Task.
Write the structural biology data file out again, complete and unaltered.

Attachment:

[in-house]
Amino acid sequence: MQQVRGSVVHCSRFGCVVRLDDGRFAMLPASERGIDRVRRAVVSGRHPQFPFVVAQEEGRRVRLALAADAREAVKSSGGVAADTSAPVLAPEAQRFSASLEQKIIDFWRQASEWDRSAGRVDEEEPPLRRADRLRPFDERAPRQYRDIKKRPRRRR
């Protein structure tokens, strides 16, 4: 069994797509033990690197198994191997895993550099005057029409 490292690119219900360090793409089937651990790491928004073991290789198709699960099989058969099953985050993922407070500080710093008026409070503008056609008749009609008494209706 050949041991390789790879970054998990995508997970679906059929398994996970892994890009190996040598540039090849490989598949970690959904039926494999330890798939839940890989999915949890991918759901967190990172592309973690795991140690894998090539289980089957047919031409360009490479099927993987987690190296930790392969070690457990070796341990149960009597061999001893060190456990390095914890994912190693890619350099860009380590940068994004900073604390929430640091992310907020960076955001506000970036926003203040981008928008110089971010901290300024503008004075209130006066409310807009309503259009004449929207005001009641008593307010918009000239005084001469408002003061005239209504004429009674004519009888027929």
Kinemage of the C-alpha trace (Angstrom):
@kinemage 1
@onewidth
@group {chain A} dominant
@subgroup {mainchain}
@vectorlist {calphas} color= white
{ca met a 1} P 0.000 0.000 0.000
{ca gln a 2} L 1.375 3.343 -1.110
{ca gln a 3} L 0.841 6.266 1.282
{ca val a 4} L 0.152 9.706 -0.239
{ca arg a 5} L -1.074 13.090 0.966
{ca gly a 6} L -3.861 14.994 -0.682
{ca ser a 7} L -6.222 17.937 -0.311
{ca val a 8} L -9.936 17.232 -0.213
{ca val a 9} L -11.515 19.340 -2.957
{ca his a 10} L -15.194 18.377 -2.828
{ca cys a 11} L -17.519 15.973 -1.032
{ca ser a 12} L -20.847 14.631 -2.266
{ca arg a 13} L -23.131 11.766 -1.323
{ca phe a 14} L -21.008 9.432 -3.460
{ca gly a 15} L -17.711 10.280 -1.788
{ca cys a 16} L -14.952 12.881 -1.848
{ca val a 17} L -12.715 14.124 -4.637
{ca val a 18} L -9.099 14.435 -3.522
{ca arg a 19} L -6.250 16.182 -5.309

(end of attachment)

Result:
[in-house]
Amino acid sequence: MQQVRGSVVHCSRFGCVVRLDDGRFAMLPASERGIDRVRRAVVSGRHPQFPFVVAQEEGRRVRLALAADAREAVKSSGGVAADTSAPVLAPEAQRFSASLEQKIIDFWRQASEWDRSAGRVDEEEPPLRRADRLRPFDERAPRQYRDIKKRPRRRR
């Protein structure tokens, strides 16, 4: 069994797509033990690197198994191997895993550099005057029409 490292690119219900360090793409089937651990790491928004073991290789198709699960099989058969099953985050993922407070500080710093008026409070503008056609008749009609008494209706 050949041991390789790879970054998990995508997970679906059929398994996970892994890009190996040598540039090849490989598949970690959904039926494999330890798939839940890989999915949890991918759901967190990172592309973690795991140690894998090539289980089957047919031409360009490479099927993987987690190296930790392969070690457990070796341990149960009597061999001893060190456990390095914890994912190693890619350099860009380590940068994004900073604390929430640091992310907020960076955001506000970036926003203040981008928008110089971010901290300024503008004075209130006066409310807009309503259009004449929207005001009641008593307010918009000239005084001469408002003061005239209504004429009674004519009888027929």
Kinemage of the C-alpha trace (Angstrom):
@kinemage 1
@onewidth
@group {chain A} dominant
@subgroup {mainchain}
@vectorlist {calphas} color= white
{ca met a 1} P 0.000 0.000 0.000
{ca gln a 2} L 1.375 3.343 -1.110
{ca gln a 3} L 0.841 6.266 1.282
{ca val a 4} L 0.152 9.706 -0.239
{ca arg a 5} L -1.074 13.090 0.966
{ca gly a 6} L -3.861 14.994 -0.682
{ca ser a 7} L -6.222 17.937 -0.311
{ca val a 8} L -9.936 17.232 -0.213
{ca val a 9} L -11.515 19.340 -2.957
{ca his a 10} L -15.194 18.377 -2.828
{ca cys a 11} L -17.519 15.973 -1.032
{ca ser a 12} L -20.847 14.631 -2.266
{ca arg a 13} L -23.131 11.766 -1.323
{ca phe a 14} L -21.008 9.432 -3.460
{ca gly a 15} L -17.711 10.280 -1.788
{ca cys a 16} L -14.952 12.881 -1.848
{ca val a 17} L -12.715 14.124 -4.637
{ca val a 18} L -9.099 14.435 -3.522
{ca arg a 19} L -6.250 16.182 -5.309